Large study confirms vitamin D does not reduce risk of depre
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Vitamin D supplementation does not protect against depression in middle-age or older adulthood according results from one of the largest ever studies of its kind. This is a longstanding question that has likely encouraged some people to take the vitamin.

This study aimed to test the effects of vitamin D3 supplementation on late-life depression risk and mood scores.

There were 18353 men and women aged 50 years or older in the VITAL-DEP (Vitamin D and Omega-3 Trial-Depression Endpoint Prevention) ancillary study to VITAL, a randomized clinical trial of cardiovascular disease and cancer prevention among 25871 adults.

There were 16657 at risk for incident depression (ie, no depression history) and 1696 at risk for recurrent depression (ie, depression history but no treatment for depression within the past 2 years).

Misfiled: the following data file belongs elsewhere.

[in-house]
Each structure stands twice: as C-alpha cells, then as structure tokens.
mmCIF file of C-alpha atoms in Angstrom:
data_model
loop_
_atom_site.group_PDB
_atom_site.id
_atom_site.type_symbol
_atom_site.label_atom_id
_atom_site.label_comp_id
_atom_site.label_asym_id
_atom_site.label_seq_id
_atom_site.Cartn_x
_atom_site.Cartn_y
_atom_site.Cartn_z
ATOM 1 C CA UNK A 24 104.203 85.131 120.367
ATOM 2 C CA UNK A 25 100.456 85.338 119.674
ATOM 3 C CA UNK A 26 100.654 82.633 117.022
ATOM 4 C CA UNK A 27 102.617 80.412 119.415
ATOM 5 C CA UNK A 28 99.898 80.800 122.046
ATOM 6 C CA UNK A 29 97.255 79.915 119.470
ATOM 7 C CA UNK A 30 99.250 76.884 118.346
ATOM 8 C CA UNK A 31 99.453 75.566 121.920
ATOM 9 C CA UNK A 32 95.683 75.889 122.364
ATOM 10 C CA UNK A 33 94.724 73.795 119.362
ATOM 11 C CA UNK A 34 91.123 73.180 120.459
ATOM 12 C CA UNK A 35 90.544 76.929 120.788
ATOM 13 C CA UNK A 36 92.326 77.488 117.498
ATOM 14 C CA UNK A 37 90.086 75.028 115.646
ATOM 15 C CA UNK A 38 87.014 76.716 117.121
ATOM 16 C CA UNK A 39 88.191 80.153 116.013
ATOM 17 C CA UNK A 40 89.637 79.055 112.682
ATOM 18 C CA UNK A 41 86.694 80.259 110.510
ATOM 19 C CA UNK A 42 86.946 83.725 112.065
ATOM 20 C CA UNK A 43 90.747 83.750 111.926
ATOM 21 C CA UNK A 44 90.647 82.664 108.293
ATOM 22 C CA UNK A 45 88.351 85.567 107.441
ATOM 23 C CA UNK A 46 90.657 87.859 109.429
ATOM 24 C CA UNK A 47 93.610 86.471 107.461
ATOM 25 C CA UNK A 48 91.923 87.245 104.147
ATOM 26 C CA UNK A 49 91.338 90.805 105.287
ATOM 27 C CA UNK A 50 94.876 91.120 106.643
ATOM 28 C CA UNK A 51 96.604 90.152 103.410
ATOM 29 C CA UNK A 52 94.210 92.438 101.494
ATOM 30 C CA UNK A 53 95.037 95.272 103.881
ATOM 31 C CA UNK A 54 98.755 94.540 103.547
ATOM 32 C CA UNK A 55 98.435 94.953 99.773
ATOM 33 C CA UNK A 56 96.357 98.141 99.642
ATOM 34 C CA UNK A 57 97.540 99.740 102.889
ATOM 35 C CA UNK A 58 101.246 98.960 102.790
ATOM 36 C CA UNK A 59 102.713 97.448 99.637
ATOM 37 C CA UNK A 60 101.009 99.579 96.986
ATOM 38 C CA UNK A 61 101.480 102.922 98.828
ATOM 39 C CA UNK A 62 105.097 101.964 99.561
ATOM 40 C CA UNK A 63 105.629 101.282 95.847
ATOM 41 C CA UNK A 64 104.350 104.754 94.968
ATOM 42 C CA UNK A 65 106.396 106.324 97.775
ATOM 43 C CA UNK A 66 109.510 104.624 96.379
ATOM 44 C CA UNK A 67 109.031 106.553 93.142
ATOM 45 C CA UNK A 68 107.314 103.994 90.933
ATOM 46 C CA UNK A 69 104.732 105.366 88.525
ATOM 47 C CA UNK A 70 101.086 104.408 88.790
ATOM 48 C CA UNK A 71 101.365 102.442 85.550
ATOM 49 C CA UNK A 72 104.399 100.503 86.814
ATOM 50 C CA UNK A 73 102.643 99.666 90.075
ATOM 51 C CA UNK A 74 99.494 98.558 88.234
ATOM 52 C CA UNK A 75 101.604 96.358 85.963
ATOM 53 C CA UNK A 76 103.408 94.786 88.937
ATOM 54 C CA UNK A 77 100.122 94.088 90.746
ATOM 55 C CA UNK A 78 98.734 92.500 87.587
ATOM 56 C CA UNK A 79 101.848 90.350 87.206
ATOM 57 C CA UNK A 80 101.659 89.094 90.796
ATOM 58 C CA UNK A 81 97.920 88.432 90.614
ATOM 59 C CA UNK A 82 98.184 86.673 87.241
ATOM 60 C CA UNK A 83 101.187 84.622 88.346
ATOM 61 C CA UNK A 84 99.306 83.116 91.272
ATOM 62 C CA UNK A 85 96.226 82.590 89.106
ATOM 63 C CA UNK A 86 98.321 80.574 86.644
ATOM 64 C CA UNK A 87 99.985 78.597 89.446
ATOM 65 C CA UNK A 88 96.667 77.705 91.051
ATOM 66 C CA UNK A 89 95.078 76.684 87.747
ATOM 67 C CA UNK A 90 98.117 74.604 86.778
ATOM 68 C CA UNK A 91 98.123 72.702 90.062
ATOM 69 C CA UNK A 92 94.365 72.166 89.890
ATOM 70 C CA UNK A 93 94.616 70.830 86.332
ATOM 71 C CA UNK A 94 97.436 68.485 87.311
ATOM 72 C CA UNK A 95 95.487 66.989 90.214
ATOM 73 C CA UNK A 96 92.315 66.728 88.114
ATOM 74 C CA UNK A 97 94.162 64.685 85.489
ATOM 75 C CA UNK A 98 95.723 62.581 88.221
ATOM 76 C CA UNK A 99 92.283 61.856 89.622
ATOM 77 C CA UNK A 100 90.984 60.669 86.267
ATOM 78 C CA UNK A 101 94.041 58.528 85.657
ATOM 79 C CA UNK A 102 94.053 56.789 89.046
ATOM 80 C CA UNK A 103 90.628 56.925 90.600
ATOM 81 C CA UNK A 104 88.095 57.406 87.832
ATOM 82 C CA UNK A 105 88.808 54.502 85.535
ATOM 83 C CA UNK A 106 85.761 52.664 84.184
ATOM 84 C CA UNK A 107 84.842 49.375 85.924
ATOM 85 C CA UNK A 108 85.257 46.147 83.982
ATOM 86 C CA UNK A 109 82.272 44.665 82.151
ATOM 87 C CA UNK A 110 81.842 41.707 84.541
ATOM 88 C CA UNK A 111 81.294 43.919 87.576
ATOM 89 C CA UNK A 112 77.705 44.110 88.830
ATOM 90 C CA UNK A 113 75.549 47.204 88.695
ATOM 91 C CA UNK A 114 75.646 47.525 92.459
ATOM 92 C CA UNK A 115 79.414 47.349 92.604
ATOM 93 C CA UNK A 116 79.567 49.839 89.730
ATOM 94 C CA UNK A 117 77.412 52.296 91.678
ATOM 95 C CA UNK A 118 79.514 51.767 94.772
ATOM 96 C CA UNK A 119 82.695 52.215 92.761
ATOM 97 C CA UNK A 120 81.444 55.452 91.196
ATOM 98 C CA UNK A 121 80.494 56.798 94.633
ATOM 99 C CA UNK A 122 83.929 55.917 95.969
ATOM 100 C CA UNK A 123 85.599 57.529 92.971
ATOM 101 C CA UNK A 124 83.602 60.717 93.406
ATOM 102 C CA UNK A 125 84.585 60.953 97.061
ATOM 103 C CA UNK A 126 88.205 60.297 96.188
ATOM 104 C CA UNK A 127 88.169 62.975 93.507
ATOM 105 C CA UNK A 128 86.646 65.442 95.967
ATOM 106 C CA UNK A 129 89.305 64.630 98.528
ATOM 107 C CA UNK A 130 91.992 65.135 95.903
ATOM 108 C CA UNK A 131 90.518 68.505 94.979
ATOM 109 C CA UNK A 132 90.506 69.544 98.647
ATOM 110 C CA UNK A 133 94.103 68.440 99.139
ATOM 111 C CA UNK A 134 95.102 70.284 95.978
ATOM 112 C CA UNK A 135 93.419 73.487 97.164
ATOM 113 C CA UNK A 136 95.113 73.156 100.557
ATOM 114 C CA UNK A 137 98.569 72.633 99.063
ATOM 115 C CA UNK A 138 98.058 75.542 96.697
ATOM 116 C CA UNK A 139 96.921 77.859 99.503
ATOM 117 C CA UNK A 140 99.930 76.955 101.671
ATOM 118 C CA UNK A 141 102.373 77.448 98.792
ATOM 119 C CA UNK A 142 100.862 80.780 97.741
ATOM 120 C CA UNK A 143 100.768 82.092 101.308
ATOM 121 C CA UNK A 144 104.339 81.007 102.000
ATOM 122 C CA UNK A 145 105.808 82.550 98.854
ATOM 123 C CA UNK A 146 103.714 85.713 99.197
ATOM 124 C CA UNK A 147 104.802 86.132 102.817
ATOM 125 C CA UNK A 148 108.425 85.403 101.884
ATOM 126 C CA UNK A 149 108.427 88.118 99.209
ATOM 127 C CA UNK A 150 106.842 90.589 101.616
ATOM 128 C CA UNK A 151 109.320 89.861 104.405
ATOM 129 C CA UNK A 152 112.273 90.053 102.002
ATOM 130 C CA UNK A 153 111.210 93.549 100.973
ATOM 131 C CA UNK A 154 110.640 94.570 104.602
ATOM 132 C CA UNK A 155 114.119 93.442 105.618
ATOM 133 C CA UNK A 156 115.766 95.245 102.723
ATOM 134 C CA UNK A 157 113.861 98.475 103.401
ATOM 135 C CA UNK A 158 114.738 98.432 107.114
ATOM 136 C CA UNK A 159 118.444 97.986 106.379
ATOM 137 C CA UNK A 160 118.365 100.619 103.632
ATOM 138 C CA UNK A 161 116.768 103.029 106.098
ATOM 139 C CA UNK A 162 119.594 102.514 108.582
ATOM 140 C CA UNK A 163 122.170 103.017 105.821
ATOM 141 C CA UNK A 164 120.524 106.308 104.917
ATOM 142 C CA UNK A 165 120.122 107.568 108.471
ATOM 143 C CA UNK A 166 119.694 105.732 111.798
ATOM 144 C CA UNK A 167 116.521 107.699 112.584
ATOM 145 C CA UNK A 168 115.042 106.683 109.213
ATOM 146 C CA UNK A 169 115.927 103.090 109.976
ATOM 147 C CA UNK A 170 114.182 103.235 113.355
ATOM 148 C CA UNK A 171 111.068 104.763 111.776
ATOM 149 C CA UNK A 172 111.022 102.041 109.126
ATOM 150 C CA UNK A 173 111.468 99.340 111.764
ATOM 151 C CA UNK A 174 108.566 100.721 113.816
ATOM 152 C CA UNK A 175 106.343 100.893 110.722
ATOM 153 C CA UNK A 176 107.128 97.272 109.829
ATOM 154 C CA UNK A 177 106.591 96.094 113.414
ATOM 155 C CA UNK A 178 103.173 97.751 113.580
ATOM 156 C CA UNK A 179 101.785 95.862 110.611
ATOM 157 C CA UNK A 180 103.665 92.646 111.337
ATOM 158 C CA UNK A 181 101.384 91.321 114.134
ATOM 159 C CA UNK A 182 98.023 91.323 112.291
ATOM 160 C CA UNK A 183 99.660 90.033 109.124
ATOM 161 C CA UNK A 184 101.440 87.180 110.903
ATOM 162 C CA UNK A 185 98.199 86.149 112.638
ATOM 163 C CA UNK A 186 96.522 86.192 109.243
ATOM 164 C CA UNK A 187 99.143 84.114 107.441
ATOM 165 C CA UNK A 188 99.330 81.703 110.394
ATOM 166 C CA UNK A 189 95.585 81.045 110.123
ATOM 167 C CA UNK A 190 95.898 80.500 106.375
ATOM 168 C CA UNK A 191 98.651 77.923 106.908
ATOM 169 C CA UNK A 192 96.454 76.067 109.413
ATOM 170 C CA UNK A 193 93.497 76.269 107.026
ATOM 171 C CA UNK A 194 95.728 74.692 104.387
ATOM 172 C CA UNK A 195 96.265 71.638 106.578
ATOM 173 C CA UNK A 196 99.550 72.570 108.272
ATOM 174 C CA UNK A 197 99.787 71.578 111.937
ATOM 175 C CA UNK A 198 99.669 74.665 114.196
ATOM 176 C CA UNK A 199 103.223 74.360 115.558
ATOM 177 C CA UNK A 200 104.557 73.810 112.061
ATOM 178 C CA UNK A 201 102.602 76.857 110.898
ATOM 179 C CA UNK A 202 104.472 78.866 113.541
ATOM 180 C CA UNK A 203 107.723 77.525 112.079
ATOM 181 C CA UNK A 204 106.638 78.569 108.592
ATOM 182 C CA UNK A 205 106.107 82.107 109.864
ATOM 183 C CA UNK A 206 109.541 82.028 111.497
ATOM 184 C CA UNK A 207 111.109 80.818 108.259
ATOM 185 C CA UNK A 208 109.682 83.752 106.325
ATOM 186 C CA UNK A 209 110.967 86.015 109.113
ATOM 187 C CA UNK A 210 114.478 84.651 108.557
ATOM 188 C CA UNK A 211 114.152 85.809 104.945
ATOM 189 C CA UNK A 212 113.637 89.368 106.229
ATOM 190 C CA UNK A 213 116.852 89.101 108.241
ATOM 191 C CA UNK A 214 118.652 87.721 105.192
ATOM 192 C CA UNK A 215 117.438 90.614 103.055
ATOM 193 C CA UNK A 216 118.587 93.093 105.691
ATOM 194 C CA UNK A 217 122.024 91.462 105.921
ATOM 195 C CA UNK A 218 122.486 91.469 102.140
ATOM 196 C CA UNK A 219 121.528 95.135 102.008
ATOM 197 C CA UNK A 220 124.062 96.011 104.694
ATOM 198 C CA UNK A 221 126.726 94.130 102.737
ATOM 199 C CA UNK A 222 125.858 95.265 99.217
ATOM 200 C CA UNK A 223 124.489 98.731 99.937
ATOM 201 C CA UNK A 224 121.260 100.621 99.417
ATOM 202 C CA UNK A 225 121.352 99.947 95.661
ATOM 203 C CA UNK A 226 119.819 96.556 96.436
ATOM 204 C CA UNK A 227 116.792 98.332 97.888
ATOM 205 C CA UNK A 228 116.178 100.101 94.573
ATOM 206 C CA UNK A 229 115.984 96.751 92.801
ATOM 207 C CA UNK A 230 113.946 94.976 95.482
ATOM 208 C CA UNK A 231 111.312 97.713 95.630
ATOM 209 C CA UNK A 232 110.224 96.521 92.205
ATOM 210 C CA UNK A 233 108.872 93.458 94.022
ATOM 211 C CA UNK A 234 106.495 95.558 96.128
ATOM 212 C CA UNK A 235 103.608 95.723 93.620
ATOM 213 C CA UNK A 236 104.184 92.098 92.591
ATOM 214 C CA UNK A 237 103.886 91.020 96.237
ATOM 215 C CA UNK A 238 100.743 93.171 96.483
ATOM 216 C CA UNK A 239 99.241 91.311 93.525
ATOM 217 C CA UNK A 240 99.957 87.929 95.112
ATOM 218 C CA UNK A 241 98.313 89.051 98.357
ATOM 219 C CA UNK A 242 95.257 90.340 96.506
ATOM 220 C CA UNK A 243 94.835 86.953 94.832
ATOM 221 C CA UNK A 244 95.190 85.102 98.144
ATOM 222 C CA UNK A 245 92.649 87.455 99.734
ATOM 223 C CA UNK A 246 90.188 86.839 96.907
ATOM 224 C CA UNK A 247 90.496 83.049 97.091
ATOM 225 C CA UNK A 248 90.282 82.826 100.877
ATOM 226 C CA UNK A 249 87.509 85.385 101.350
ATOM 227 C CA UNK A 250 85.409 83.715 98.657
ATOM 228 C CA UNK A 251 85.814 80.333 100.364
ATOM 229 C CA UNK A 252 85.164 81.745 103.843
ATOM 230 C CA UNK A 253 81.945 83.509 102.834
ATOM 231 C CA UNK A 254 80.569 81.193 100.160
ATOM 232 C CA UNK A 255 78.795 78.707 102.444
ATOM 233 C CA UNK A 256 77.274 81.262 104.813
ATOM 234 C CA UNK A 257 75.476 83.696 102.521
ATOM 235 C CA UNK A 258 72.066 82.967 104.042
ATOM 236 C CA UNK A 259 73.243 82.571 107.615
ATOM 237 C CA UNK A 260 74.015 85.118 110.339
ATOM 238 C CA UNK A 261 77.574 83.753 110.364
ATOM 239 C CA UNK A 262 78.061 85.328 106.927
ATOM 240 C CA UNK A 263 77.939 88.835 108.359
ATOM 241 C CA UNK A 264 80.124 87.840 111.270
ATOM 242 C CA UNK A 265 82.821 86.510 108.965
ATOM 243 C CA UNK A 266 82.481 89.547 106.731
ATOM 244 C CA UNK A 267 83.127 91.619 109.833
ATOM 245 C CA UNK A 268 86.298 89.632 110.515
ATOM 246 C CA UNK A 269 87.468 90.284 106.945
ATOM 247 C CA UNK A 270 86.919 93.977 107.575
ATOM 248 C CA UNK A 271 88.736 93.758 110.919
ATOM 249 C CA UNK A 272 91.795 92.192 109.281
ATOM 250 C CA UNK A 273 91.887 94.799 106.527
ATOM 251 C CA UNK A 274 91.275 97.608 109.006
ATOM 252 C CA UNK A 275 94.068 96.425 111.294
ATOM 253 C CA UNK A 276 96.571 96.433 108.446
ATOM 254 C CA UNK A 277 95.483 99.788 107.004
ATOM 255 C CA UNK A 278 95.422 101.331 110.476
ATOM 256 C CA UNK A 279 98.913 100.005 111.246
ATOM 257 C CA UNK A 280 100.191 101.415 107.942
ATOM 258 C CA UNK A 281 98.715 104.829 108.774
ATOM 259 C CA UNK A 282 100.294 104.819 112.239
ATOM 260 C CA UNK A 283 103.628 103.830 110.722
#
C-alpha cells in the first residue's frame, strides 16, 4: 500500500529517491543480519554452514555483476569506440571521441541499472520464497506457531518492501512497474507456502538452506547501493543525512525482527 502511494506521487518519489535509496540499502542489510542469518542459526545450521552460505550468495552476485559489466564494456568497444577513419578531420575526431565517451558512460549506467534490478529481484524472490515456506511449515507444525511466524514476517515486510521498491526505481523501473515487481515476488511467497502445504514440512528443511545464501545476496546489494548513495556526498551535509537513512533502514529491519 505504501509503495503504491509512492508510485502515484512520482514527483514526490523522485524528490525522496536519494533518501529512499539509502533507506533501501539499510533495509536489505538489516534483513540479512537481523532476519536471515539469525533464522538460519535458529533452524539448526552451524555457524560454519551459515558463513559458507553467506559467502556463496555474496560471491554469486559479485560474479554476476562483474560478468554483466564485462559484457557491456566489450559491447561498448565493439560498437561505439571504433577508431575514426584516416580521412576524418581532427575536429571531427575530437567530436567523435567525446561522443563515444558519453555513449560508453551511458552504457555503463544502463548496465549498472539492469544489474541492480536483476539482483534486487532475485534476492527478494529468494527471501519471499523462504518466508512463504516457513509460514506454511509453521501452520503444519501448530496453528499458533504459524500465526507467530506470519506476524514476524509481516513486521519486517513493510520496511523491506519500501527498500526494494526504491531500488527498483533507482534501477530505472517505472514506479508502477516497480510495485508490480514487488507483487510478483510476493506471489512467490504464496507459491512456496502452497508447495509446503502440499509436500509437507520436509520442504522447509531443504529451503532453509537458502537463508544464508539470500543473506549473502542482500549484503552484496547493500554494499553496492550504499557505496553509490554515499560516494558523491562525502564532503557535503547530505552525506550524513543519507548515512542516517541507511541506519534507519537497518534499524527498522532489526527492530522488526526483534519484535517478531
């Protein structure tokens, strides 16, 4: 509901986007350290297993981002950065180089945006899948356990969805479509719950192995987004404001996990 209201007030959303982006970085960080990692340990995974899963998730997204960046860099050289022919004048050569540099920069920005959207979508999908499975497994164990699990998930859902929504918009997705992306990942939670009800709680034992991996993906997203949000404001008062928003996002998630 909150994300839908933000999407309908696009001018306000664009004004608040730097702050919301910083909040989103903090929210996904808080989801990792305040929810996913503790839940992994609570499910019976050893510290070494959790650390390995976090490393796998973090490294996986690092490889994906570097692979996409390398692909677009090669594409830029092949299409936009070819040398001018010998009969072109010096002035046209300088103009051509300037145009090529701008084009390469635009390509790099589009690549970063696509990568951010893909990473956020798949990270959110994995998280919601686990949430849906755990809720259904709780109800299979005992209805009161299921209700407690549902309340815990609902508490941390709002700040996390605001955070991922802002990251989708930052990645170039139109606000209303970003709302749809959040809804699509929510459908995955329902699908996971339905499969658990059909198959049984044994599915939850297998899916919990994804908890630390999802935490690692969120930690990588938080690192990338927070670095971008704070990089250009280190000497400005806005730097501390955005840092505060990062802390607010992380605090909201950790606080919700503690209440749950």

Results:
- Among the 18353 randomized participants, the median treatment duration was 5.3 years and 90.5% completed the trial.
- Risk of depression or clinically relevant depressive symptoms was not significantly different between the vitamin D3 group and the placebo group; there were no significant differences between groups in depression incidence or recurrence.
- No significant differences were observed between treatment groups for change in mood scores over time; mean change in PHQ-8 score was not significantly different from zero.

Conclusively, Among adults aged 50 years or older without clinically relevant depressive symptoms at baseline, treatment with vitamin D3 compared with placebo did not result in a statistically significant difference in the incidence and recurrence of depression or clinically relevant depressive symptoms or for change in mood scores over a median follow-up of 5.3 years. These findings do not support the use of vitamin D3 in adults to prevent depression.

Source: https://jamanetwork.com/journals/jama/article-abstract/2768978
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